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SERM. it. Ahab went one way by himself, and Obadiab went another way by himself.
Obadiah was the only perfon in the fervice of Ahab, whom he could confide in upon this occafion. It is a proof of the great regard, which even this wicked Prince had for him. And it affords good reason for us to fuppofe, that Obadiah had been wont to behave with fingular fidelity, and uncom→ mon difcretion, in all affairs, in which he was employed.
Ver. 7.... 12. And as Obadiah was in the way, behold, Elijah met him. And he knew him, and fell on his face, and said: Art thou my Lord Elijah?. He was not a little furprised to meet Elijah, who for fome time had lived very privatly out of the reach of Ahab. And he answered him: I am. Go tell thy Lord: Behold, Elijah is here. And be faid: What have I fined, that thou wouldst deliver thy fervant into the hand of Abab, to flay me? As the Lord thy God liveth, there is no nation or kingdom, whither my Lord has not sent to seek thee. And when they said, he is not here; he took an oath of the kingdom and nation, that they found thee not. And thou fayeft: Go, tell thy Lord, behold, Elijah
is here. And it fhall come to pass, as foon as SERM. I am gone from thee, that the Spirit of the Lord fhall carry thee whither I know not. And fo when I come, and tell Ahab, and he cannot find thee, he shall flay me.
The meffage, with which Elijah fent Obadiah, would be very grateful to King Ahab, who had earneftly fought for him. But Obadiah, fuppofing, that the Prophet could not appear before Ahab with fafety, feared, leaft by divine direction he should, when he was gone away, remove to fome other place. He excufeth himself therefore from delivering this meffage. And he pleads with the Prophet, that he should not expose him to fo imminent danger of death, by provoking the displeasure of Ahab. Thus he speaks in the text, and the words following: Ver. 12. 16. But, I thy fervant, fear the Lord from my youth. Was it not told my Lord, what I did, when Jefebel flew the Prophets of the Lord; how I hid an hundred men of the Lord's Prophets, by fifty in a cave, and fed them with bread and water? And now thou fayeft: Go, tell thy Lord: Behold, Elijah is bere. And be fhall flay me. And Elijah faid: As the Lord liveth, before whom I ftand,
myself to him. meet Abab, and told him. And Ahab went to meet Elijab.
SERM. or whom I ferve, I will fhew
But I thy fervant fear the Lord from my youth. Or, But thy fervant feareth the Lord from his youth. Which is a more literal tranflation for the word I is not in the original.
I. I now propofe first to explain the words, and fhew what is implied in fearing the Lord from the youth.
II. Secondly to fhew the virtue of fo
III. And thirdly the benefit of it.
I. I would fhew, what is implied in fearing the Lord from the youth.
It may include these four things, believing in God: worshiping him, and making an open profeffion of religion obferving the precepts of true religion, or making the will of God, so far as we are acquainted with it, the rule of our conduct: and doing this conftantly, from early age.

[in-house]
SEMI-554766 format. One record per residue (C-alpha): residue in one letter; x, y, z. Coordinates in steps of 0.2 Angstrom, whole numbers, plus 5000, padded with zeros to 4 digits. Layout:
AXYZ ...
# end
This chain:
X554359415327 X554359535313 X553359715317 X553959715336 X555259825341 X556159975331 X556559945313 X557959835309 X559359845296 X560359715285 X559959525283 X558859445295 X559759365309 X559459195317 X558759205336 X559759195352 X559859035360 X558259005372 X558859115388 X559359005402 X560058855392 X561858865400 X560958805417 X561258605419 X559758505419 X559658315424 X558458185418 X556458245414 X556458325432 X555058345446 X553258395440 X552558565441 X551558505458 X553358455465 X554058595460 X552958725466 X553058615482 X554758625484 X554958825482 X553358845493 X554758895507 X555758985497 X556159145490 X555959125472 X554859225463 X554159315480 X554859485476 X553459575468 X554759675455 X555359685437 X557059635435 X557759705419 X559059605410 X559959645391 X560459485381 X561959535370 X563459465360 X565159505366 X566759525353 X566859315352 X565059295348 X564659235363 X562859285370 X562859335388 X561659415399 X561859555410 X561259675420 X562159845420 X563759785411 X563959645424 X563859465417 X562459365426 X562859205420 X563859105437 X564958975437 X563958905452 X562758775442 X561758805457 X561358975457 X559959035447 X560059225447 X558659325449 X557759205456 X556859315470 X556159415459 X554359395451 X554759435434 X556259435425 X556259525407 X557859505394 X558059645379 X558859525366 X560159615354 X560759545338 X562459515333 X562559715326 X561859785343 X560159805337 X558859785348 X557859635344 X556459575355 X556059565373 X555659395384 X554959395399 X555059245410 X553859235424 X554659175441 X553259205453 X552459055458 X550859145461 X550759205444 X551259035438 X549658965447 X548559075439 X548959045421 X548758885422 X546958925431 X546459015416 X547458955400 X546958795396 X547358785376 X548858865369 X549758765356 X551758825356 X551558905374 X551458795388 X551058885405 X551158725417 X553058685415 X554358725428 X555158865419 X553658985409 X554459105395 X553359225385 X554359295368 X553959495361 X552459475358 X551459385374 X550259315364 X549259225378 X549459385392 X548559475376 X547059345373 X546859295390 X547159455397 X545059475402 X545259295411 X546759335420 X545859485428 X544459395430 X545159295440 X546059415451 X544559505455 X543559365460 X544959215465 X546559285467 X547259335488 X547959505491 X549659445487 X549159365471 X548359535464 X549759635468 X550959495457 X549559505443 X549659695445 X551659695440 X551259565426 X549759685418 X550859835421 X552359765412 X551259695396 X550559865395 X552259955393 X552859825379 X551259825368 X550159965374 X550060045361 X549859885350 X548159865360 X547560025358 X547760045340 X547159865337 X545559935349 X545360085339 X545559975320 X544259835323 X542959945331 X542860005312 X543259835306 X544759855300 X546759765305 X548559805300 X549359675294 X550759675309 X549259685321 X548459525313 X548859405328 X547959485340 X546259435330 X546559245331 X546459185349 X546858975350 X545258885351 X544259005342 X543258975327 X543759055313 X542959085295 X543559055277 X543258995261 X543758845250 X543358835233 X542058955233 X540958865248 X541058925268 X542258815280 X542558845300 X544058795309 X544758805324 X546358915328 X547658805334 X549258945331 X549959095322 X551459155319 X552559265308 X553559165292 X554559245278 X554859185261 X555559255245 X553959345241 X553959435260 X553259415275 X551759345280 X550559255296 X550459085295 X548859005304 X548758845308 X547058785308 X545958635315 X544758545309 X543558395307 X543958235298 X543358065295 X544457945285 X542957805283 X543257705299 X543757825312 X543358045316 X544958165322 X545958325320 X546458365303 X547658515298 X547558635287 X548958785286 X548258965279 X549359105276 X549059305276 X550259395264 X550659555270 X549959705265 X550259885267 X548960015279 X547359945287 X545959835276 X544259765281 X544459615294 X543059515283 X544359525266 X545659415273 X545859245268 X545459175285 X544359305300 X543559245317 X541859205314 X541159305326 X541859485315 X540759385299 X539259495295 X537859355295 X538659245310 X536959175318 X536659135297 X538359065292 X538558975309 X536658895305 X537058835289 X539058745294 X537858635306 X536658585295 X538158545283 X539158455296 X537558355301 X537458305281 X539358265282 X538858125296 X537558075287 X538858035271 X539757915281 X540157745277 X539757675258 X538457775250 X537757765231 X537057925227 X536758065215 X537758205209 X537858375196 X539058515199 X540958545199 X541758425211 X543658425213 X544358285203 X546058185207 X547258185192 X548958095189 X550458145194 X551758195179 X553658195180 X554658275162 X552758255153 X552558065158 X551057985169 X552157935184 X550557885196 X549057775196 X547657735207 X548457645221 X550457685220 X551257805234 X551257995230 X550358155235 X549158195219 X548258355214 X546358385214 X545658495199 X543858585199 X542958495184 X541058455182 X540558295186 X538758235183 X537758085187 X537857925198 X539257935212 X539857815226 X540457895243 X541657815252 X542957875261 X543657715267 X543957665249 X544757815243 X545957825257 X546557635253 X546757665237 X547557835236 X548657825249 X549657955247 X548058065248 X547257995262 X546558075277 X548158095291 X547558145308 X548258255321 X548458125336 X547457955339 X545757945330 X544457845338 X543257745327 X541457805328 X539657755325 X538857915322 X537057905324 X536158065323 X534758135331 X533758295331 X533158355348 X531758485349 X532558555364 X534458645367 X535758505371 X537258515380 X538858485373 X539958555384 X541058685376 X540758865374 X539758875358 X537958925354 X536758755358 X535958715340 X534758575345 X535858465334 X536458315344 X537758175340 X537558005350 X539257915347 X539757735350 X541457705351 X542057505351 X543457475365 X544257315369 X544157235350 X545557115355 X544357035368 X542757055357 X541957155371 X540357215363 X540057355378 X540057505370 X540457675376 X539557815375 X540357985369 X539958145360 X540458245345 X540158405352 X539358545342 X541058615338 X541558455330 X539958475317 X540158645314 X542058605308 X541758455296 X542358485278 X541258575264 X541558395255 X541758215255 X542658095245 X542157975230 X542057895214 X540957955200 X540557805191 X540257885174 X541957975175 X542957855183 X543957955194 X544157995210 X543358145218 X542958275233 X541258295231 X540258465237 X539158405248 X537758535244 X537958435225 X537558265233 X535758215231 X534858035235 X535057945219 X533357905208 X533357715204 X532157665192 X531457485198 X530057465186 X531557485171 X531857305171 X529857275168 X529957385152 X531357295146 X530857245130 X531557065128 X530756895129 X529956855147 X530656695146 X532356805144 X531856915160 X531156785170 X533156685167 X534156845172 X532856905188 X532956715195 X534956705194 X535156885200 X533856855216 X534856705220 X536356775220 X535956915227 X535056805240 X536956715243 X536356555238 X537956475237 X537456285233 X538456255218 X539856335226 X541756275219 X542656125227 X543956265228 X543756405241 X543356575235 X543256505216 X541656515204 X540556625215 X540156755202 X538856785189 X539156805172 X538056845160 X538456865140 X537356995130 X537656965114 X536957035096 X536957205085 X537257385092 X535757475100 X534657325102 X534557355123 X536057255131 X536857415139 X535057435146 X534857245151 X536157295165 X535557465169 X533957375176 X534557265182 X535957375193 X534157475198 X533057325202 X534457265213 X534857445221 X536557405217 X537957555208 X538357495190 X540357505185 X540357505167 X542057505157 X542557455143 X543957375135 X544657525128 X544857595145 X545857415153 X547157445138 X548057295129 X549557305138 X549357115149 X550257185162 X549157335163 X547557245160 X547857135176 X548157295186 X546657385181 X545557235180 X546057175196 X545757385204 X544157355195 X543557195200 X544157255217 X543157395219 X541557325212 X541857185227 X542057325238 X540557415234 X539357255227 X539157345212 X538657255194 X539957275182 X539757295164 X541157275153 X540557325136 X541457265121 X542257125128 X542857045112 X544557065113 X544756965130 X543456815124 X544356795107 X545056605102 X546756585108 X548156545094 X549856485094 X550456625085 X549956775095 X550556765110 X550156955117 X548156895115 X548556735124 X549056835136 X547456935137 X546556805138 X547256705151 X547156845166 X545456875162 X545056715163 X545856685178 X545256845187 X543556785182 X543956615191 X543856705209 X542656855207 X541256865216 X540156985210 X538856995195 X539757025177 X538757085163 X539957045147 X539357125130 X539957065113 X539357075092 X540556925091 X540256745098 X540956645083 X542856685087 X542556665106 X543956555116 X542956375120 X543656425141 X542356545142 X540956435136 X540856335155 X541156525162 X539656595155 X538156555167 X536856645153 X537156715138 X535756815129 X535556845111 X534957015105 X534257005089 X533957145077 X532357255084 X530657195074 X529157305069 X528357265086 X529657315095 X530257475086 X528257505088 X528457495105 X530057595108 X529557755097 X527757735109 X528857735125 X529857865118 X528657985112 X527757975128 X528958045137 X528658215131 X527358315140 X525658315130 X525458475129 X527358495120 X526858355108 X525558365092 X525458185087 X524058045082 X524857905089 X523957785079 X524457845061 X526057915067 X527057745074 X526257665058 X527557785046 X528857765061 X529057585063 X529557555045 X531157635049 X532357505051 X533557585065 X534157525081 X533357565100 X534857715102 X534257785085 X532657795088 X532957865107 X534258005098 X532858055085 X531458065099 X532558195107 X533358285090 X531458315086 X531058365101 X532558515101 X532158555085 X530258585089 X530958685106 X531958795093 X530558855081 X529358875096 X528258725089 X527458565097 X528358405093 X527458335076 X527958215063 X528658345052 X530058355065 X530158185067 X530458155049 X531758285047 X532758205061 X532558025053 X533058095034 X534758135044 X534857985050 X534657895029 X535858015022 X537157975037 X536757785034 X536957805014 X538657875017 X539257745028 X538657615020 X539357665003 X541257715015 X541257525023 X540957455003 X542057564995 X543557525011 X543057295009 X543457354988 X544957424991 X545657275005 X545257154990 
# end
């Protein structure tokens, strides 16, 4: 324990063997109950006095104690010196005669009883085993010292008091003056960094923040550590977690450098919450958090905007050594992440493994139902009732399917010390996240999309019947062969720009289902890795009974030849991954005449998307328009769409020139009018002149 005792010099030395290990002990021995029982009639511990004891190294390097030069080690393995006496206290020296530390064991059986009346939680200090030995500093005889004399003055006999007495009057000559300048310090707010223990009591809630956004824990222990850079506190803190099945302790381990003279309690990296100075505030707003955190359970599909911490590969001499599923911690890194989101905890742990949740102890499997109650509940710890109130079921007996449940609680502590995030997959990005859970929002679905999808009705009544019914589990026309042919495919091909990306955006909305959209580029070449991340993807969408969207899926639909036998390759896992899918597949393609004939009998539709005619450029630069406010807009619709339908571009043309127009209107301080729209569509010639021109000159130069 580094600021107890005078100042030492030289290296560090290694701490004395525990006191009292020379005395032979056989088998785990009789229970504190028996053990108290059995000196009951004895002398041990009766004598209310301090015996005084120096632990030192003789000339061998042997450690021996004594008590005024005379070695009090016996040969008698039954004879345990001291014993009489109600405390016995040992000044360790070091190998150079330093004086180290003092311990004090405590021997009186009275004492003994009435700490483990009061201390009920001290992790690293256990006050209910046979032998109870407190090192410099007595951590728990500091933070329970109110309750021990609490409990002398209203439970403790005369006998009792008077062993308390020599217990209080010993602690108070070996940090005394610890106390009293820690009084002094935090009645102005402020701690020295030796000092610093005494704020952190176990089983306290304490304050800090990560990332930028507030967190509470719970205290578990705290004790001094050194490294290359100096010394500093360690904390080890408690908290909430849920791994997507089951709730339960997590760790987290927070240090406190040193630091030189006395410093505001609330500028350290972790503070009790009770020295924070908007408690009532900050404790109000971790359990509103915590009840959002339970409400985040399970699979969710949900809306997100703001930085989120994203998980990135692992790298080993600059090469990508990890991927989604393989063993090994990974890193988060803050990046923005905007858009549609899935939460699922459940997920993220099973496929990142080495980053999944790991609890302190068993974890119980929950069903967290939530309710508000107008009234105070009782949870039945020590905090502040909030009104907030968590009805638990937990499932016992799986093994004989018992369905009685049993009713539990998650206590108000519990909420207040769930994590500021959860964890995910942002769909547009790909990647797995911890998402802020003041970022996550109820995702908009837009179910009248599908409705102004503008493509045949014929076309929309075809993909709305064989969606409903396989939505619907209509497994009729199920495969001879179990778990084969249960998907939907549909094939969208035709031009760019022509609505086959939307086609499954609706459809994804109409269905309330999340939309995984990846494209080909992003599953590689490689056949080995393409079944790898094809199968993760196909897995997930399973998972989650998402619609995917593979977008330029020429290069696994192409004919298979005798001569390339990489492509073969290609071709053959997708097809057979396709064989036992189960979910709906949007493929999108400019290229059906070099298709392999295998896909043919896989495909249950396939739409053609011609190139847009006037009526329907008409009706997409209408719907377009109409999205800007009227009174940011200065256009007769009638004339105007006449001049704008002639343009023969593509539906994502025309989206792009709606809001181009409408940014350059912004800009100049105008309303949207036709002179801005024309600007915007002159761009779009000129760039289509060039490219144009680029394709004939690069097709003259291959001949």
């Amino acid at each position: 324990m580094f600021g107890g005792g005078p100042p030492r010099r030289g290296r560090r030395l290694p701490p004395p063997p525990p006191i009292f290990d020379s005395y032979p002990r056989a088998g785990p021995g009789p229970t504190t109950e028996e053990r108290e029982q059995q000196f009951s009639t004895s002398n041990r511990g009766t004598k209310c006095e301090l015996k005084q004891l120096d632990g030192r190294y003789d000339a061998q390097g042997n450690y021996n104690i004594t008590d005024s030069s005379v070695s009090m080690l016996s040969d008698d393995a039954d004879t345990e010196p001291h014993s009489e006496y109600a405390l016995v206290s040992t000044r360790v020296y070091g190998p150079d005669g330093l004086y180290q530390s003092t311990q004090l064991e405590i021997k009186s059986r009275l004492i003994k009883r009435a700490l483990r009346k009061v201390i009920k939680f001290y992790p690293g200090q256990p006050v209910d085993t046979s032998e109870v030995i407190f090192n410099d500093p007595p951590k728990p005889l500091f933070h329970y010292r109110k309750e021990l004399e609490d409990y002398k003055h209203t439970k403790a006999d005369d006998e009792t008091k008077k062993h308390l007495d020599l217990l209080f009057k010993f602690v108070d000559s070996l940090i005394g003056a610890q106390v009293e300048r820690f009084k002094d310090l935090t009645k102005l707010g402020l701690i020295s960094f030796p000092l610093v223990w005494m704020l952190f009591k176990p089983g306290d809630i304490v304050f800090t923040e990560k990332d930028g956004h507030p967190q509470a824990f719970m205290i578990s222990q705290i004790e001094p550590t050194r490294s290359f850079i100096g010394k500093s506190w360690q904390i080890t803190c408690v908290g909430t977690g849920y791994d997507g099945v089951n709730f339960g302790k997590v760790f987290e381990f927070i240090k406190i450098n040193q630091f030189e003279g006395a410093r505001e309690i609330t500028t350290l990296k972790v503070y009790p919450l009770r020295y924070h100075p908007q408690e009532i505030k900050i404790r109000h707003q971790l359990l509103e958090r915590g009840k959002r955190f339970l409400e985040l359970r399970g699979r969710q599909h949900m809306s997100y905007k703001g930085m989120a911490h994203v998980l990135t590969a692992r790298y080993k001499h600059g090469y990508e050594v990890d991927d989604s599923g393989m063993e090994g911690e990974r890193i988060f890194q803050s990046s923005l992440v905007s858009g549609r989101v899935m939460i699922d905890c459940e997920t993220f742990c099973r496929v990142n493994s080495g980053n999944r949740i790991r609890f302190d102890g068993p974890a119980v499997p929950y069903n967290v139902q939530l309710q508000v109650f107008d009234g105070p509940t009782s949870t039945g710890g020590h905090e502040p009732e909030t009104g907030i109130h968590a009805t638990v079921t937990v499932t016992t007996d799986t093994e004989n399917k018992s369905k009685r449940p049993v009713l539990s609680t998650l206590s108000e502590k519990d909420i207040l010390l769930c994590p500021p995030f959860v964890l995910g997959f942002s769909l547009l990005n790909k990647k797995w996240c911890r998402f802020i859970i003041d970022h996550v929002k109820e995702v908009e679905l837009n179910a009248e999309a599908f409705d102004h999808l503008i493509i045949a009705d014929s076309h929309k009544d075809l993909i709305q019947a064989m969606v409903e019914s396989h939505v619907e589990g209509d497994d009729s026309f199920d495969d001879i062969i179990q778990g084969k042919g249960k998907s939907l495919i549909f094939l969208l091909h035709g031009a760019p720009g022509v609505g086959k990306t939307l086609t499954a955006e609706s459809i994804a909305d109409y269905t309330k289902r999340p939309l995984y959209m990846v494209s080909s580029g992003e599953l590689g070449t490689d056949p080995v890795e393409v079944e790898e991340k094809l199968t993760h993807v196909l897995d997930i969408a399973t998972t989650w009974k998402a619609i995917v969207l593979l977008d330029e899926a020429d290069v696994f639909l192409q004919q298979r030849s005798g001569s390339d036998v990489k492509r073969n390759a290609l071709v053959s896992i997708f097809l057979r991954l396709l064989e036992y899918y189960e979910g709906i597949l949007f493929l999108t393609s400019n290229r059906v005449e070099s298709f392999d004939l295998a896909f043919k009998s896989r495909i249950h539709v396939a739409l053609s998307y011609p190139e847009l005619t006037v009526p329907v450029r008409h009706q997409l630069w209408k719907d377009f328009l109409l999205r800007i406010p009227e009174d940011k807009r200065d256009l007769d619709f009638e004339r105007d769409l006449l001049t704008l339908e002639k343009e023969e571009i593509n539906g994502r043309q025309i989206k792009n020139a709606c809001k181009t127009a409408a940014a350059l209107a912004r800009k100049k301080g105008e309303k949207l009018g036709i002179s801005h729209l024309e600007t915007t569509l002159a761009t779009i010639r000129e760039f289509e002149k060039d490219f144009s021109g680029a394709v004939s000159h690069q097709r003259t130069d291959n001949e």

1. Fearing the Lord implies believing in SERM. IX. God: or, that Jehovah, the Lord, is the one living and true God. He that cometh to God, Heb. xi. fays the Apoftle to the Hebrews, muft be- 6. lieve, that he is, and that he is a rewarder of them that diligently feek him. So much Obadiah intends here to say of himself: that he always had a perfuafion in his mind, that there is a God, and one God: which one God he believed to be the God of the Patriarchs, the God, who protected them, and whom they owned and ferved; the God that brought Ifrael out of Egypt, and delivered his laws and ftatutes to them by the hand of Mofes.
He believed God to be the creator of the heavens and the earth, the fea and all things that are therein. His own reafon led him to conceive of God in this manner. The books of Mofes, that great Prophet of the people of Ifrael, and moft eminent fervant of the true God, confirmed the belief of this truth. The creation of the world is related at the begining of the writings of that Lawgiver. And this notion of God is inferted diftinctly in one of the ten commandments, the fourth in order, delivered with fo great
SERM. folemnity. He therefore, who in the preface IX. to those commandments fays: I am the Lord thy God, that brought thee out of the land of Egypt, is the creator of the whole world, and confequently rightful Lord and disposer of all things therein.
This one confideration of God, as creator, would lead the thoughtful and pious perfon, here spoken of, to diftinct apprehenfions of every attribute and perfection, every notion and character of the Deity, that renders him. the proper object of worship, obedience, truft and confidence. He was perfuaded, that to God belongs power, and that he is able to do whatever he pleaseth in heaven and on earth. He knew what David inculcated
his fon Solomon, that God fearcheth all hearts, that if men feek him, he will be found of them, and that if they for fake him, he will caft them off for ever: or, as the Apostle in the words before cited, that God is a rewarder of them that diligently feek him.
2. In fearing God, the Lord, is implied worshiping him, or making an open profession of true religion. Obadiah fo feared the Lord, as to worship him, and no other. It was known to Ahab, and to all his people in general,